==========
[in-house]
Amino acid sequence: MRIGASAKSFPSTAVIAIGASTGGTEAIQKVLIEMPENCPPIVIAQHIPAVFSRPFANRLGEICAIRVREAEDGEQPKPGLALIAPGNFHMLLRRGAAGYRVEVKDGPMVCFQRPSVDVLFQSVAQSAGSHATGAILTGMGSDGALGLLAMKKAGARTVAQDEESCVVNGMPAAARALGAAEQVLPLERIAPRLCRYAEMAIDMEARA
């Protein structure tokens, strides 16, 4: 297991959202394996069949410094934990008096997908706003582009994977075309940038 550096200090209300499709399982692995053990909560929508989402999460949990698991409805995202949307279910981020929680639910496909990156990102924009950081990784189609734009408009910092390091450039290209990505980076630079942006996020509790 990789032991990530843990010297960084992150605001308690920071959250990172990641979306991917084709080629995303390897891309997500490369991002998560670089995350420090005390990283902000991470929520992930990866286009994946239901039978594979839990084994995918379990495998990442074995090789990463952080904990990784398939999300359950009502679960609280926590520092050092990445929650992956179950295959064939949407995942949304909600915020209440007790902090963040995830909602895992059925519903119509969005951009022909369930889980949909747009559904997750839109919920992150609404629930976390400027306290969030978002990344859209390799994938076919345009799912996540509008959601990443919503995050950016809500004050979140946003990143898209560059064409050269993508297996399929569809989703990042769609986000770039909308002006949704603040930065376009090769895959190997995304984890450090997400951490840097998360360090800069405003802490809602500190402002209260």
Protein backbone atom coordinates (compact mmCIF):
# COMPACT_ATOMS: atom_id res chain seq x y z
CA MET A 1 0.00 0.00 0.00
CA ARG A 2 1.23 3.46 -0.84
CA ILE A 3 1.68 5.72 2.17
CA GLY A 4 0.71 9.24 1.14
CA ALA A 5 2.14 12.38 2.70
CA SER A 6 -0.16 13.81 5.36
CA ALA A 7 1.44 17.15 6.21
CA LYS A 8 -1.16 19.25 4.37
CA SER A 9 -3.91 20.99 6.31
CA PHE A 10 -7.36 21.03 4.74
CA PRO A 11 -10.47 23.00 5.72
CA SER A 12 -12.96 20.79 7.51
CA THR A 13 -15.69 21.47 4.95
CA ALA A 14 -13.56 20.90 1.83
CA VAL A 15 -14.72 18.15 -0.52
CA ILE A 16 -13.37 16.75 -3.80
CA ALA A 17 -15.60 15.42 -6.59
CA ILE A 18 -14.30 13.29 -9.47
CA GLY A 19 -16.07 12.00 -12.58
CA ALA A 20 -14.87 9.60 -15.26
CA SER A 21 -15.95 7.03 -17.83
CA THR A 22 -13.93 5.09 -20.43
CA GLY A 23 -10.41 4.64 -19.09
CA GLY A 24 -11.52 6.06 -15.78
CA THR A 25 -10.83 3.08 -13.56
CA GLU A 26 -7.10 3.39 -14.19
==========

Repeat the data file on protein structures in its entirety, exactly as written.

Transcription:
[in-house]
Amino acid sequence: MRIGASAKSFPSTAVIAIGASTGGTEAIQKVLIEMPENCPPIVIAQHIPAVFSRPFANRLGEICAIRVREAEDGEQPKPGLALIAPGNFHMLLRRGAAGYRVEVKDGPMVCFQRPSVDVLFQSVAQSAGSHATGAILTGMGSDGALGLLAMKKAGARTVAQDEESCVVNGMPAAARALGAAEQVLPLERIAPRLCRYAEMAIDMEARA
């Protein structure tokens, strides 16, 4: 297991959202394996069949410094934990008096997908706003582009994977075309940038 550096200090209300499709399982692995053990909560929508989402999460949990698991409805995202949307279910981020929680639910496909990156990102924009950081990784189609734009408009910092390091450039290209990505980076630079942006996020509790 990789032991990530843990010297960084992150605001308690920071959250990172990641979306991917084709080629995303390897891309997500490369991002998560670089995350420090005390990283902000991470929520992930990866286009994946239901039978594979839990084994995918379990495998990442074995090789990463952080904990990784398939999300359950009502679960609280926590520092050092990445929650992956179950295959064939949407995942949304909600915020209440007790902090963040995830909602895992059925519903119509969005951009022909369930889980949909747009559904997750839109919920992150609404629930976390400027306290969030978002990344859209390799994938076919345009799912996540509008959601990443919503995050950016809500004050979140946003990143898209560059064409050269993508297996399929569809989703990042769609986000770039909308002006949704603040930065376009090769895959190997995304984890450090997400951490840097998360360090800069405003802490809602500190402002209260």
Protein backbone atom coordinates (compact mmCIF):
# COMPACT_ATOMS: atom_id res chain seq x y z
CA MET A 1 0.00 0.00 0.00
CA ARG A 2 1.23 3.46 -0.84
CA ILE A 3 1.68 5.72 2.17
CA GLY A 4 0.71 9.24 1.14
CA ALA A 5 2.14 12.38 2.70
CA SER A 6 -0.16 13.81 5.36
CA ALA A 7 1.44 17.15 6.21
CA LYS A 8 -1.16 19.25 4.37
CA SER A 9 -3.91 20.99 6.31
CA PHE A 10 -7.36 21.03 4.74
CA PRO A 11 -10.47 23.00 5.72
CA SER A 12 -12.96 20.79 7.51
CA THR A 13 -15.69 21.47 4.95
CA ALA A 14 -13.56 20.90 1.83
CA VAL A 15 -14.72 18.15 -0.52
CA ILE A 16 -13.37 16.75 -3.80
CA ALA A 17 -15.60 15.42 -6.59
CA ILE A 18 -14.30 13.29 -9.47
CA GLY A 19 -16.07 12.00 -12.58
CA ALA A 20 -14.87 9.60 -15.26
CA SER A 21 -15.95 7.03 -17.83
CA THR A 22 -13.93 5.09 -20.43
CA GLY A 23 -10.41 4.64 -19.09
CA GLY A 24 -11.52 6.06 -15.78
CA THR A 25 -10.83 3.08 -13.56
CA GLU A 26 -7.10 3.39 -14.19